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Land donation could help with new I-70 ramps in Columbia

Land donation could help with new I-70 ramps in Columbia

COLUMBIA, Mo. - A gift of 47 acres in west Columbia could help the city build a new interchange on Interstate 70.

The Columbia City Council agreed to take the land at 840 Strawn Road from Larry and Brenda Potterfield. The couple offered the land with "no strings attached," deputy city manager John Glascock said Monday, but a report given to the council on it said the Potterfields hoped they kept the road system, arts and tourism in mind. 

Larry Potterfield told ABC 17 News he and his wife bought the land in 2013 as an investment, and maintained the property since then. Property records show a 12,000-square-foot home, with seven bedrooms and five bathrooms sits on a hill there. Glascock said a water pipe leaked recently and destroyed much of the first floor, unbeknownst to the property owners.

The land is critical to developing an interchange at I-70 and Sorrels Overpass, Glascock said. Buying the right-of-way for the project, including a connection to Stadium Boulevard to the north, would cost $9 million. Glascock said the property allows them to complete some of the project south of I-70 without a cost for land. The project is aimed to reduce traffic at the Stadium Boulevard interchange, and create another connection to I-70.

There are six exits from I-70 into Columbia, but only two of them, Providence Road and Highway 63, run from the interstate to the city's southern edge. City spokesman Steve Sapp said Columbia has had the same number of overpasses and underpasses since I-70's construction in the 1950s.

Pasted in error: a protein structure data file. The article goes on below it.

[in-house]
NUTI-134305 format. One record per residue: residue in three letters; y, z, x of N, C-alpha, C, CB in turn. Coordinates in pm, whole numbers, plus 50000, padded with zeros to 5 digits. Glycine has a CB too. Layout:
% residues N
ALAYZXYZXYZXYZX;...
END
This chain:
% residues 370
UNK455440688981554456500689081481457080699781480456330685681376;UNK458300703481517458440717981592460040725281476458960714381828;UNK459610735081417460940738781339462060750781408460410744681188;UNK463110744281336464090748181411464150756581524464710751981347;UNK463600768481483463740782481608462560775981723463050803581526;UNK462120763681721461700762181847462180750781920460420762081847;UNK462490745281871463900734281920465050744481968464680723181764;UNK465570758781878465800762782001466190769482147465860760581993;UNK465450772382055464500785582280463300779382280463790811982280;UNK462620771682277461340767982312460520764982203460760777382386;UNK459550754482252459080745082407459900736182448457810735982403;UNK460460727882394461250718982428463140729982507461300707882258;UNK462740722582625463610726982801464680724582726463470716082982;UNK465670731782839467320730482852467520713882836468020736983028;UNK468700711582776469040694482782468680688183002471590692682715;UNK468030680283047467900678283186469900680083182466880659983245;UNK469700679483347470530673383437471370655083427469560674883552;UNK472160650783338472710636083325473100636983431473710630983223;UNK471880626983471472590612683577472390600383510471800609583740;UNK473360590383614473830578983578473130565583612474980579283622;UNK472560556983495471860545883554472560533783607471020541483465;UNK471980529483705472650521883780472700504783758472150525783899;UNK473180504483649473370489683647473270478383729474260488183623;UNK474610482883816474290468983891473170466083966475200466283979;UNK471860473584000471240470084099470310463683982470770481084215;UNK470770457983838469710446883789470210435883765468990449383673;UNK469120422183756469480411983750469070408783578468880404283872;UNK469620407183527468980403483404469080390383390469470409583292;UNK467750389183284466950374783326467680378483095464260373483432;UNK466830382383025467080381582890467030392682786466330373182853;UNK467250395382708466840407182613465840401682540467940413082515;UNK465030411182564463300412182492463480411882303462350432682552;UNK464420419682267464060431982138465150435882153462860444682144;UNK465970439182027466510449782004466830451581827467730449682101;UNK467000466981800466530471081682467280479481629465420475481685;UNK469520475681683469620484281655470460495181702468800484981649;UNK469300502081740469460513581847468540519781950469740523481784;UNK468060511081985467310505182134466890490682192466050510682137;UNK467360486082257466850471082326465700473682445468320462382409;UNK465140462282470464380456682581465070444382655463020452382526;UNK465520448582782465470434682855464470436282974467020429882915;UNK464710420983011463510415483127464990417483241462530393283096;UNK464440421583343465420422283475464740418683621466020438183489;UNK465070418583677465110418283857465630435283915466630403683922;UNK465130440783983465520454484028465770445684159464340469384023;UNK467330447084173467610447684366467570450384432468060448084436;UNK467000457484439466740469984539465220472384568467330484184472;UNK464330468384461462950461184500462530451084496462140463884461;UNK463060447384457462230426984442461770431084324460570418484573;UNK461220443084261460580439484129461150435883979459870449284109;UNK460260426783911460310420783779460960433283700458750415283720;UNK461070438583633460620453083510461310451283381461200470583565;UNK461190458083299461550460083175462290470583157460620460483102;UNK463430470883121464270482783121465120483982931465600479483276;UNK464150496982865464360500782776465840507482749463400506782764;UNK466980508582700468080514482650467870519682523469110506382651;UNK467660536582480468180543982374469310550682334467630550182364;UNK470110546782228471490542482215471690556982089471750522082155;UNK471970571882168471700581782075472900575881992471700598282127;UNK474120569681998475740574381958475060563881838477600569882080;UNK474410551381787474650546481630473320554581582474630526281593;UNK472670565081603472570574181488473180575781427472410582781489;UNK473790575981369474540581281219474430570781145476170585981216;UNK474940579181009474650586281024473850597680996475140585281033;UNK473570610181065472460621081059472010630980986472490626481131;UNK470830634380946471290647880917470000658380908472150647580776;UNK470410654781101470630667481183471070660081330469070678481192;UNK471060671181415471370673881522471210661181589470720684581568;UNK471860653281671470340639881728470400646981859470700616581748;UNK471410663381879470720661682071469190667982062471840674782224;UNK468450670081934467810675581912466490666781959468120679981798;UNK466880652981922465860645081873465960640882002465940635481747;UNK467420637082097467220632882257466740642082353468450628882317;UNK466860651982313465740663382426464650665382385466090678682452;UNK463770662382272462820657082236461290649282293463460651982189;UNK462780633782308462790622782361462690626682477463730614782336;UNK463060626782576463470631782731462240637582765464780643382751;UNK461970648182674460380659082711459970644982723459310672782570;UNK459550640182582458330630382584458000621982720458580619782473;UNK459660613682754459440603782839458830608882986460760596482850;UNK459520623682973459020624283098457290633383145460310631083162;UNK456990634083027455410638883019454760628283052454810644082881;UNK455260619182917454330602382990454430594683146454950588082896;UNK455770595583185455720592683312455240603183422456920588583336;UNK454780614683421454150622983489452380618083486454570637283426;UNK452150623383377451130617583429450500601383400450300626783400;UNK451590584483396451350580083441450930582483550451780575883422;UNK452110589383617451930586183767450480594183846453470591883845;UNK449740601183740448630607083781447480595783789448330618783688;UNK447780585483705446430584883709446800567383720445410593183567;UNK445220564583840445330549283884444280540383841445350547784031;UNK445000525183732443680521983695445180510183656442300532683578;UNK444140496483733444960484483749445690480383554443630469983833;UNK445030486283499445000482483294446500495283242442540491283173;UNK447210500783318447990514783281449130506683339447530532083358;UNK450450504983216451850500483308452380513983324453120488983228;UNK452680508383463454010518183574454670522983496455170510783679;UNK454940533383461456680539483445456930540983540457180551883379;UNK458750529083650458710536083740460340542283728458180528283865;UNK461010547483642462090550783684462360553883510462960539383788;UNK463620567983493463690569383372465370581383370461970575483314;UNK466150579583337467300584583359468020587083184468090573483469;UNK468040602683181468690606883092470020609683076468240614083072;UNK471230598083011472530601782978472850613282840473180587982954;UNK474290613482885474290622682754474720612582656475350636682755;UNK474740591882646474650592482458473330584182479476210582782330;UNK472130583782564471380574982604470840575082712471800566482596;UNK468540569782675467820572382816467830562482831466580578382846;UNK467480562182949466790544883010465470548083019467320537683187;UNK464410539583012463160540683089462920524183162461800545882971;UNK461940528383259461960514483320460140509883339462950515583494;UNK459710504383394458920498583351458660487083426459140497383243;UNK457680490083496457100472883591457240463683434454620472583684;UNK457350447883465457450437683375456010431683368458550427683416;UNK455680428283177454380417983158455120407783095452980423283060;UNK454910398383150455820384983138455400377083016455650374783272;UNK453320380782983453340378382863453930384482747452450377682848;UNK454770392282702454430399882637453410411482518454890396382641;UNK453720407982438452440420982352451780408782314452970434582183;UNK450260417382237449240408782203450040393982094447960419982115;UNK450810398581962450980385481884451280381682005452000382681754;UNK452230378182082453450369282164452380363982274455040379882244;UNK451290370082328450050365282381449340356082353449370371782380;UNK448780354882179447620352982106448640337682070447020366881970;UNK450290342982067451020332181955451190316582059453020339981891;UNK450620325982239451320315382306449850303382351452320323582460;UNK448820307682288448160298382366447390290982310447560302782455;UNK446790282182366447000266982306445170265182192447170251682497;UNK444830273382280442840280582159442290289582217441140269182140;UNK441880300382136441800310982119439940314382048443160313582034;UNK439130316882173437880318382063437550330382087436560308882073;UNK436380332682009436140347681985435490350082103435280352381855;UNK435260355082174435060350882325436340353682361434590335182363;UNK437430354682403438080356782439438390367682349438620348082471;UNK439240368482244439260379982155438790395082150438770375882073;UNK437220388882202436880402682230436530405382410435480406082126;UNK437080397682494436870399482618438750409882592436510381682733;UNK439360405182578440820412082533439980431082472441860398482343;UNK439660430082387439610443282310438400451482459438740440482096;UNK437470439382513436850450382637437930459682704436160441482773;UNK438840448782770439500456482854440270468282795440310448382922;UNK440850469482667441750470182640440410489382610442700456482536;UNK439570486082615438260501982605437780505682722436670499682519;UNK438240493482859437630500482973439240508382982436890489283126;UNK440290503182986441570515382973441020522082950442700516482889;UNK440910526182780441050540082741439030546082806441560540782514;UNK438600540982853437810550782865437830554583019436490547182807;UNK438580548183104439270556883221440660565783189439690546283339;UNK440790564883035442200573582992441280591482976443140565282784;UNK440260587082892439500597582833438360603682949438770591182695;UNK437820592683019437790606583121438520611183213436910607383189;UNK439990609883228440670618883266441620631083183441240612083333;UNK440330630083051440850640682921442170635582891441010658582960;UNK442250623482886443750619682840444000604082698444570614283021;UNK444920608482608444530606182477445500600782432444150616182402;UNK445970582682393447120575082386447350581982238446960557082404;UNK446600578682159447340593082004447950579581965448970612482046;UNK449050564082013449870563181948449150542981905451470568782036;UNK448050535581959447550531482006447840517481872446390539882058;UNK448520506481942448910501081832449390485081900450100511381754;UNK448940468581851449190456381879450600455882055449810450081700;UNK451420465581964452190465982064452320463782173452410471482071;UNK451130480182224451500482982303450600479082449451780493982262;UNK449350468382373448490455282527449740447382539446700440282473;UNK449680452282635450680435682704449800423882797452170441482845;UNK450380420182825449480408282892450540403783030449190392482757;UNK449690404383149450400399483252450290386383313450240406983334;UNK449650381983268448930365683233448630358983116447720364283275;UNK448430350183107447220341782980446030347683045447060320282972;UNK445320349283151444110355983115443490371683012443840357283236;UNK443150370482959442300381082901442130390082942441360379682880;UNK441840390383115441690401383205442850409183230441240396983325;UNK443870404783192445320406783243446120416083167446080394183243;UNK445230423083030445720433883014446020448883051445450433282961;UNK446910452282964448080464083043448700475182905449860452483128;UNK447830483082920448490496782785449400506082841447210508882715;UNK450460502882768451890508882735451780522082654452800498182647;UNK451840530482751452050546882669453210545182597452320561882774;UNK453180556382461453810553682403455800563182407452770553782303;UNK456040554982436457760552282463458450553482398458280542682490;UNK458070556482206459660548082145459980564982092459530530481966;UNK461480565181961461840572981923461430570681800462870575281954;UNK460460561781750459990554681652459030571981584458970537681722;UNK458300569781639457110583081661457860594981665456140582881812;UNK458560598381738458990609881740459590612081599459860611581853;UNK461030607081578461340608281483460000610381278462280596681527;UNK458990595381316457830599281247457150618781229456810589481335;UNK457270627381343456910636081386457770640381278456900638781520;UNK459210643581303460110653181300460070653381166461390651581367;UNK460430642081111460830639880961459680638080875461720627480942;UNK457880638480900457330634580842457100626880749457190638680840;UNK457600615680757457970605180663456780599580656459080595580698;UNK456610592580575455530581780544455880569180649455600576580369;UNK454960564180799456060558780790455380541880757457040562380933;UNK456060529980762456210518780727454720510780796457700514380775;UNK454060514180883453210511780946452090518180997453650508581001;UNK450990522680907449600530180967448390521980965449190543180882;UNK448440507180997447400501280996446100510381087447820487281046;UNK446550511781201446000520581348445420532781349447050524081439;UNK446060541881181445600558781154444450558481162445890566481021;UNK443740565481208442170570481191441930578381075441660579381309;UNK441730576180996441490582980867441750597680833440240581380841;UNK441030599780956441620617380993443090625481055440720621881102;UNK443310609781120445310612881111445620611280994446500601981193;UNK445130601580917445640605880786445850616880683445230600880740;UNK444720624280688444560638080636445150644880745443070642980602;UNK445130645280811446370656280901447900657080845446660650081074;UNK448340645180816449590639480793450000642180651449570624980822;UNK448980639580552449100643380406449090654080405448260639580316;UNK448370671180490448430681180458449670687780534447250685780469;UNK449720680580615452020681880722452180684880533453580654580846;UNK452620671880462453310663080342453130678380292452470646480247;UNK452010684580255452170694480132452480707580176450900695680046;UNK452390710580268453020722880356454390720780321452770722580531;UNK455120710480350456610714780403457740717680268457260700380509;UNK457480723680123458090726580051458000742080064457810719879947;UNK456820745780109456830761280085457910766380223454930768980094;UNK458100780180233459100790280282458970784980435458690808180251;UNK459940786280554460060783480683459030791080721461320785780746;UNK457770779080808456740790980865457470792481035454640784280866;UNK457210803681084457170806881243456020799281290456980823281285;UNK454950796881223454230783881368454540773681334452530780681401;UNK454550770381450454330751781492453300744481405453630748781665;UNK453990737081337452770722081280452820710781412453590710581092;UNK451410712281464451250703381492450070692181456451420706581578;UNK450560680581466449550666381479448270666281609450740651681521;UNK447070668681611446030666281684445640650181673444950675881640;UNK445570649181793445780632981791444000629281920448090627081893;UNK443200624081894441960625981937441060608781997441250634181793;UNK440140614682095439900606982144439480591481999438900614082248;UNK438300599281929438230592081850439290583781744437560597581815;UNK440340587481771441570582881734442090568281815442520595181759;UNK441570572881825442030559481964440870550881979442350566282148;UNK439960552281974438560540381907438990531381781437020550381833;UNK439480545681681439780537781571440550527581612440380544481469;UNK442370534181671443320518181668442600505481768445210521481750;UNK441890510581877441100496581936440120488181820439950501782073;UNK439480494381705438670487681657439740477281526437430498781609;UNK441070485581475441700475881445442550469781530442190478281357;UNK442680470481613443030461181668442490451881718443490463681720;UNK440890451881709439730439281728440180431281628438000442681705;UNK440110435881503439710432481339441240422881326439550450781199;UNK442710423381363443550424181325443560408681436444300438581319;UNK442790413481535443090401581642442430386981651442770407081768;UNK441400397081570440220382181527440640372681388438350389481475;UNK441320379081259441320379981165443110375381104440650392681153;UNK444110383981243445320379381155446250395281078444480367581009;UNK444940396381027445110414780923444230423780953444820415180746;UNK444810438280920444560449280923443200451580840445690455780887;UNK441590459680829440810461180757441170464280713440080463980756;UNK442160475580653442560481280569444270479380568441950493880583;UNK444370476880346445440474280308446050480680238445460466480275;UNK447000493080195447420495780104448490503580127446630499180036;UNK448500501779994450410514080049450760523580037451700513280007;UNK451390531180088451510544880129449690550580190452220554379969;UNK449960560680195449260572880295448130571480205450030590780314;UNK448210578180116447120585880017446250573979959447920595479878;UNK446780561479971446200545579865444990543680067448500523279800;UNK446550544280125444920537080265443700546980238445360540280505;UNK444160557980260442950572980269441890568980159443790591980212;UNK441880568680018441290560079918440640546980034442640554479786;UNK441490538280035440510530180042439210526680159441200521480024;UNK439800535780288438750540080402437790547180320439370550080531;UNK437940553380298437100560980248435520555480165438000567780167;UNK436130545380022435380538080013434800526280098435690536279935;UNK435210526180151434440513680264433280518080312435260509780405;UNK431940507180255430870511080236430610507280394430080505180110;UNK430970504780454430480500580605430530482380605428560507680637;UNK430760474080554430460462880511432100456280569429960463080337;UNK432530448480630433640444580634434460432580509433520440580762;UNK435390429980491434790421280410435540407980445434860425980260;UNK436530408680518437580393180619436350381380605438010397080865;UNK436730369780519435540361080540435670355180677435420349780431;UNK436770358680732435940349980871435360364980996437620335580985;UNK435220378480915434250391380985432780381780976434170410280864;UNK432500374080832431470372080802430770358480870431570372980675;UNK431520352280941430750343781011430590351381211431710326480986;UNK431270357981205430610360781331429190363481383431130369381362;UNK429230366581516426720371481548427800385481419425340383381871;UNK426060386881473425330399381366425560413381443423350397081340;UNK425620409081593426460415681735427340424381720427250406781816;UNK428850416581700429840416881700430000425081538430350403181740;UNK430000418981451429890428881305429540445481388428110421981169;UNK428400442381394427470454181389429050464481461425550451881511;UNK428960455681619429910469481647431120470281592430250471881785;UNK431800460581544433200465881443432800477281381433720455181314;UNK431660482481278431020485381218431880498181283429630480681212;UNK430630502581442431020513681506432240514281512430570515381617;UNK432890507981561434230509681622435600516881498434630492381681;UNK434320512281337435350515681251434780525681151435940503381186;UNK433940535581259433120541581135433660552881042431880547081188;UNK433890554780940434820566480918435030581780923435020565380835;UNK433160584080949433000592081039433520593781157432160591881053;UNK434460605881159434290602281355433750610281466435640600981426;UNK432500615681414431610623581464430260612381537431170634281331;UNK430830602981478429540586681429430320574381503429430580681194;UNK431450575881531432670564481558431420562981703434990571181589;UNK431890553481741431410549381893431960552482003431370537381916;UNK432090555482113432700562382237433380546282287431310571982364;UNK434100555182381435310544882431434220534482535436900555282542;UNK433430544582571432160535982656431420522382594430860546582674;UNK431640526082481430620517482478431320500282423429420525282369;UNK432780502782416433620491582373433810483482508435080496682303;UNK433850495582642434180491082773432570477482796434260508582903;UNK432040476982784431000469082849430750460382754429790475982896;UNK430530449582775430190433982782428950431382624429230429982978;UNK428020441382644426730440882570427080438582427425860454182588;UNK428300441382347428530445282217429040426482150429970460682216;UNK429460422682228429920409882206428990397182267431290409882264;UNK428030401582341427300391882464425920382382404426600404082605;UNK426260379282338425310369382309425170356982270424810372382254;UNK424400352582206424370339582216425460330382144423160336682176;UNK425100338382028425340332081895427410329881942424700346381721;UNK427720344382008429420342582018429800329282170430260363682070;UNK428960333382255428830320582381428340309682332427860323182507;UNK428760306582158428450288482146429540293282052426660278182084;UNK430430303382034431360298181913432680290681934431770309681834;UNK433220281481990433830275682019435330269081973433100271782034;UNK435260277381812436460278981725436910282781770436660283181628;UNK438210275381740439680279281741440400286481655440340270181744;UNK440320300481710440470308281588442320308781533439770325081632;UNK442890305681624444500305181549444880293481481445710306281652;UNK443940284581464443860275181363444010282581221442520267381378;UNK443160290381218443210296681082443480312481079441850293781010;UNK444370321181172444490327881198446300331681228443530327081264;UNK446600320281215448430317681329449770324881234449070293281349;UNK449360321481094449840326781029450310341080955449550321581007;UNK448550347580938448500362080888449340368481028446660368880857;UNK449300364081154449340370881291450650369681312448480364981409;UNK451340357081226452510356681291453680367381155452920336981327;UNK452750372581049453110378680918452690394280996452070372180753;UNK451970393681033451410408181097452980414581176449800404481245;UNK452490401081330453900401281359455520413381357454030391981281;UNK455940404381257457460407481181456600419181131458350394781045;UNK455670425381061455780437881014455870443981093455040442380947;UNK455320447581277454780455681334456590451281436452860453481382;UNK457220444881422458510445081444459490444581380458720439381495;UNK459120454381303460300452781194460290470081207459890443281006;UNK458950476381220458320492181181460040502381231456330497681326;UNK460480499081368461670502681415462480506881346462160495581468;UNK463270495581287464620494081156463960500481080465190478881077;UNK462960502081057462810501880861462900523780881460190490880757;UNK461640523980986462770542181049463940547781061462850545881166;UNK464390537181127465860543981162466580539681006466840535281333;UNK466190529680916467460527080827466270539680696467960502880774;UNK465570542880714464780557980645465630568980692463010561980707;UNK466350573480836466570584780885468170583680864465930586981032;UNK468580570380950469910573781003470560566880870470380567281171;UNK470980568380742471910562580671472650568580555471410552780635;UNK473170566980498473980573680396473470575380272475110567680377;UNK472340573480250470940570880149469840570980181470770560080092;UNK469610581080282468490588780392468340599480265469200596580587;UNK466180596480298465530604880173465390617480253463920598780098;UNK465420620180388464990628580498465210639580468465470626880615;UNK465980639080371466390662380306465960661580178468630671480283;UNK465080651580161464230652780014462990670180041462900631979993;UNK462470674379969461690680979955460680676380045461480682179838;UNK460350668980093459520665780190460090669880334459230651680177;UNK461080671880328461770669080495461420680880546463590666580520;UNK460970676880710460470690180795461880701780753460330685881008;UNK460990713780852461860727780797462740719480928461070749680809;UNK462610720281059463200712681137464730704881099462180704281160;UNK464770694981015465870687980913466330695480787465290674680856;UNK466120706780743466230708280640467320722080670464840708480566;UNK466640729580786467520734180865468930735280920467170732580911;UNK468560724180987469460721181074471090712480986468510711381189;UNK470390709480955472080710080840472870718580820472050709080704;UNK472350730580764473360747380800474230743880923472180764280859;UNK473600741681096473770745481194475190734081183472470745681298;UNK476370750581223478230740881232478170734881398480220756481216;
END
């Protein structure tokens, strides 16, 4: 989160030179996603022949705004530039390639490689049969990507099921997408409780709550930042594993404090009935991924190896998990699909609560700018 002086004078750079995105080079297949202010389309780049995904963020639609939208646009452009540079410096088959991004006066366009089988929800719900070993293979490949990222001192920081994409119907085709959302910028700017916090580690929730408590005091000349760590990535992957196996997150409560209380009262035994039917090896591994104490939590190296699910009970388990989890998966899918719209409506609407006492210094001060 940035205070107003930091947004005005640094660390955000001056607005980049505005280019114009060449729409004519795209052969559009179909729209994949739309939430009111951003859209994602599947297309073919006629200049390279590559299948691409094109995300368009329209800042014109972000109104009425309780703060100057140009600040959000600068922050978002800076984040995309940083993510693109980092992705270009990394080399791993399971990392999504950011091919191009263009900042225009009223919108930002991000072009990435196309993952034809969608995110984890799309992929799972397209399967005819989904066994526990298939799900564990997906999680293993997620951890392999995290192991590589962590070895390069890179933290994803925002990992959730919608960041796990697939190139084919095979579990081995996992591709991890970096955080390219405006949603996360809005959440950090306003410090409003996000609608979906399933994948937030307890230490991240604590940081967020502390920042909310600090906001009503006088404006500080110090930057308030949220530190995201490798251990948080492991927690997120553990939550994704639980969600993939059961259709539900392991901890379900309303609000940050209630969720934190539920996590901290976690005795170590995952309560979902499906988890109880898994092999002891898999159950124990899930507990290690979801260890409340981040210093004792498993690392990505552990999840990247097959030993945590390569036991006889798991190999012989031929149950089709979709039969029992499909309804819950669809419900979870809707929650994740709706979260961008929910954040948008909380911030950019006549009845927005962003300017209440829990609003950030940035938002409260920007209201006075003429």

Some people questioned the motives behind the donation Monday night. The city council has punted several times on an extension of the Henderson sewer branch to the area around mile marker 121, where Potterfield would connect his business to the line. Resident Traci Wilson-Kleekamp, who opposed the sewer line at a hearing last summer, found it odd that Potterfield would donate a piece of land the city was not previously interested in owning.

Sapp said the city and Potterfield sat down last year to discuss ways he could develop Sorrels Overpass, and later his land commercially. Potterfield said after seeing the park built across the street and seeing the need to reduce traffic at Stadium Boulevard., "it was at that time we understood this would be a great addition to the city."

City council members had different ideas for the property. Mayor Brian Treece agreed the donation was "curious," but felt accepting it wouldn't affect his decision on the Henderson Branch project. With the property, the city could save space for a new fire station in west Columbia and sell the rest of the land. This would let them use the money made for other "strategic" real estate decisions.

Councilwoman Laura Nauser said a new animal shelter was needed in town, and the city could partner with Boone County on a facility there.

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